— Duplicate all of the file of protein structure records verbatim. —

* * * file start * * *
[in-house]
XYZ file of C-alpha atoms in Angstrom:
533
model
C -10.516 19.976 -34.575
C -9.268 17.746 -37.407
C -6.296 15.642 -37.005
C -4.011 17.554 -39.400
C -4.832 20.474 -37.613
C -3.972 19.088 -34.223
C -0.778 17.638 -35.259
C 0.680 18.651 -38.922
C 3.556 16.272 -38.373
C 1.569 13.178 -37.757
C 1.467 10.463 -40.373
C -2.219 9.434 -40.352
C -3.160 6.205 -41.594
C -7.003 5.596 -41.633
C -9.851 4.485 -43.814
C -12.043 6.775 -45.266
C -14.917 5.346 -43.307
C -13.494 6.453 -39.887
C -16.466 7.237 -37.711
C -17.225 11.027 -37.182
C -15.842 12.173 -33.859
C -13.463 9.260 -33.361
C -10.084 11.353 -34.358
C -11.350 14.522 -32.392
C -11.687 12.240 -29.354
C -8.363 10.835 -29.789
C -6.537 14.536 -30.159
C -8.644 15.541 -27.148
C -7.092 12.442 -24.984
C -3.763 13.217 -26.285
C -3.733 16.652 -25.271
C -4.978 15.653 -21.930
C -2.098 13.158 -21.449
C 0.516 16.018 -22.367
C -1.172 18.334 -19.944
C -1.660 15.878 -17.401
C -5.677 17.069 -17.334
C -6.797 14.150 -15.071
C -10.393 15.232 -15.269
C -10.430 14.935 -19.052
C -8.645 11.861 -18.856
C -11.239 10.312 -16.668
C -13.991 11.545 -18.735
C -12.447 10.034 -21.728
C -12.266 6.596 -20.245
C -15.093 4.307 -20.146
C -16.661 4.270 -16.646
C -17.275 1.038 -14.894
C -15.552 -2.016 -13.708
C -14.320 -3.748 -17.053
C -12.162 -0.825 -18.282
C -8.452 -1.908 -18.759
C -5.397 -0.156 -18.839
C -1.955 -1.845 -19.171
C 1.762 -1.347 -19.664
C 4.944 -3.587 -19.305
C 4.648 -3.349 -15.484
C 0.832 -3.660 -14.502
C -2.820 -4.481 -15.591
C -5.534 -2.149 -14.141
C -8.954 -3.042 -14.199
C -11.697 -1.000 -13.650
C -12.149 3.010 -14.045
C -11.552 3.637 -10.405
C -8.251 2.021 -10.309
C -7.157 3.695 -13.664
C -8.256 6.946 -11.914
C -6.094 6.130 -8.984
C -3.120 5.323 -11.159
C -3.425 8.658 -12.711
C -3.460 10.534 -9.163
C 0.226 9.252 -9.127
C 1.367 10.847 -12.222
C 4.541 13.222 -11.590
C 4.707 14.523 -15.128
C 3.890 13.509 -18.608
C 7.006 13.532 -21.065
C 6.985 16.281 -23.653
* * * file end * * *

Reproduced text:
[in-house]
XYZ file of C-alpha atoms in Angstrom:
533
model
C -10.516 19.976 -34.575
C -9.268 17.746 -37.407
C -6.296 15.642 -37.005
C -4.011 17.554 -39.400
C -4.832 20.474 -37.613
C -3.972 19.088 -34.223
C -0.778 17.638 -35.259
C 0.680 18.651 -38.922
C 3.556 16.272 -38.373
C 1.569 13.178 -37.757
C 1.467 10.463 -40.373
C -2.219 9.434 -40.352
C -3.160 6.205 -41.594
C -7.003 5.596 -41.633
C -9.851 4.485 -43.814
C -12.043 6.775 -45.266
C -14.917 5.346 -43.307
C -13.494 6.453 -39.887
C -16.466 7.237 -37.711
C -17.225 11.027 -37.182
C -15.842 12.173 -33.859
C -13.463 9.260 -33.361
C -10.084 11.353 -34.358
C -11.350 14.522 -32.392
C -11.687 12.240 -29.354
C -8.363 10.835 -29.789
C -6.537 14.536 -30.159
C -8.644 15.541 -27.148
C -7.092 12.442 -24.984
C -3.763 13.217 -26.285
C -3.733 16.652 -25.271
C -4.978 15.653 -21.930
C -2.098 13.158 -21.449
C 0.516 16.018 -22.367
C -1.172 18.334 -19.944
C -1.660 15.878 -17.401
C -5.677 17.069 -17.334
C -6.797 14.150 -15.071
C -10.393 15.232 -15.269
C -10.430 14.935 -19.052
C -8.645 11.861 -18.856
C -11.239 10.312 -16.668
C -13.991 11.545 -18.735
C -12.447 10.034 -21.728
C -12.266 6.596 -20.245
C -15.093 4.307 -20.146
C -16.661 4.270 -16.646
C -17.275 1.038 -14.894
C -15.552 -2.016 -13.708
C -14.320 -3.748 -17.053
C -12.162 -0.825 -18.282
C -8.452 -1.908 -18.759
C -5.397 -0.156 -18.839
C -1.955 -1.845 -19.171
C 1.762 -1.347 -19.664
C 4.944 -3.587 -19.305
C 4.648 -3.349 -15.484
C 0.832 -3.660 -14.502
C -2.820 -4.481 -15.591
C -5.534 -2.149 -14.141
C -8.954 -3.042 -14.199
C -11.697 -1.000 -13.650
C -12.149 3.010 -14.045
C -11.552 3.637 -10.405
C -8.251 2.021 -10.309
C -7.157 3.695 -13.664
C -8.256 6.946 -11.914
C -6.094 6.130 -8.984
C -3.120 5.323 -11.159
C -3.425 8.658 -12.711
C -3.460 10.534 -9.163
C 0.226 9.252 -9.127
C 1.367 10.847 -12.222
C 4.541 13.222 -11.590
C 4.707 14.523 -15.128
C 3.890 13.509 -18.608
C 7.006 13.532 -21.065
C 6.985 16.281 -23.653